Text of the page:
Today’s post is from a guest blogger, Russell Carstens.
Russell Carstens is a freelance writer from Central NJ. In 2007/08 he held a writing position for Princeton Theological Seminary’s Office of Communications/Publications, where he wrote for their inSpire Magazine and website. After earning his master’s degree in 2012, he worked in management and is now pursuing writing again.
Last December, my wife and I were greatly inconvenienced when we were essentially forced to move out of the first apartment we shared together. Our downstairs neighbor had let a pest problem go untreated for several months. Facing the risk of potential future issues, we decided that it’d be in our best interest to leave.
My favorite thing about that apartment was my precious extra room (or office, or man cave…whatever you’d like to call it.) The first thing I did when we moved in was set my stereo up in that room so I could hide away from the stresses of life and listen to my prized vinyl records. I look back with shame about how selfish it was of me to make this my first priority, rather than help my wife unpack items essential to our everyday life together.
When we moved into my mother-in-law’s house to escape the neighbor’s pests, I was terrified of not being able to participate in my record-listening ritual. As a lifelong music lover, I had wrapped up an enormous and unhealthy amount of my identity in being someone who lived, breathed and ate music. I considered myself a collector, spending hours in music stories seeking rare albums or other treasures that I could proudly display and feel special about owning. I saw my passion for collecting albums as a snobby status symbol that set me apart from more casual listeners. Now that I was sleeping in my brother-in-law’s old bedroom, I had nowhere to create an elaborate audio sanctuary.
So I did my best with what I had: an iPad with the streaming music service Spotify. I took a paper plate and cut out a small circular shape to act as a makeshift speaker enhancer. At first, I was disappointed to be without my more advanced stereo, but then something happened. I stumbled upon an unused Bible that was gifted to my brother-in-law over twenty years ago. I kept it bedside for nightly and morning reading. As someone who was raised Catholic more out of tradition than anything else, I hadn’t seriously studied the Bible until 2009 when I truly came to faith. One night I stumbled upon 1 Timothy 6:7, which reads, “For we brought nothing into this world, and it is certain we can carry nothing out.”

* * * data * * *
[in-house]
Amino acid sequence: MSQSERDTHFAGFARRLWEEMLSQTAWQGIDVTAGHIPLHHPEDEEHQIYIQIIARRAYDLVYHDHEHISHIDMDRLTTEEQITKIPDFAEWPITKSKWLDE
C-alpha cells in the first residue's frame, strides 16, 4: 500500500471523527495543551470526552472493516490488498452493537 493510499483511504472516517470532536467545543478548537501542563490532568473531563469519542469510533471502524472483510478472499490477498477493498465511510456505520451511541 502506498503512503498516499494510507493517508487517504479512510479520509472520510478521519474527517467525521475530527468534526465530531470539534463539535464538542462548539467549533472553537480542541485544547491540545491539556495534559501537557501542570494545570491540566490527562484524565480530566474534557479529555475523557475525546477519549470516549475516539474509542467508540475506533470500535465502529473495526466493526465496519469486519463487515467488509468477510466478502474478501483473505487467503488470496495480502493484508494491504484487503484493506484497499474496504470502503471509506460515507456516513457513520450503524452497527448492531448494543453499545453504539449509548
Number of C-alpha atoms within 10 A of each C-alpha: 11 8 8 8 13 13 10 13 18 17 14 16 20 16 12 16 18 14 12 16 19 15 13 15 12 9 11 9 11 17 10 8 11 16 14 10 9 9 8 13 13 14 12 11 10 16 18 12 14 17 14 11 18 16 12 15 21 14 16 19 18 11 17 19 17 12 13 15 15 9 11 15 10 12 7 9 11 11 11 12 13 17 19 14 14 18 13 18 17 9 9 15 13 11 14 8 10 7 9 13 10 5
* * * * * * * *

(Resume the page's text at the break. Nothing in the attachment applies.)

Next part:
Streamlining my possessions was something I had been doing gradually over recent years, but didn’t dare apply to my precious music collection. Now that I was forced to live without it, this Bible passage struck me to the core. Why cling to possessions when they will eventually no longer be ours? Everything in this world is fleeting and it’s important for us as Christians to keep this in mind. I realized I was no less happy having to listen to music on my simple little iPad. In fact, I discovered that I rather enjoyed the simplicity of it.
I used to waste hours sitting in front of my music shelf and organizing CDs, or protecting my vinyl records from the dangers of my cat’s eager-to-scratch claws. Once I got away from my most prized possessions, I realized they owned me more than I owned them. As a result, I embraced the simple new way I enjoyed music. More importantly, I had more time to focus on being a more faithful Christian and more devoted husband. My identity is now wrapped in my faith, where it should be.
After three months, we moved into a new apartment. The stereo and music collection came along, but for now they sit in the basement. I’m sure they will be in use again at some point, but I’m in no rush. I also know they will no longer have the grip on me they once did.
The minimalism bug has bled into other areas of my life as a result of this experience, and I’m now overjoyed by the liberating process of giving away or selling other possessions I realized I didn’t truly need. With every item we lose, our identity may die a little bit, but this is an opportunity to refocus ourselves in the right direction.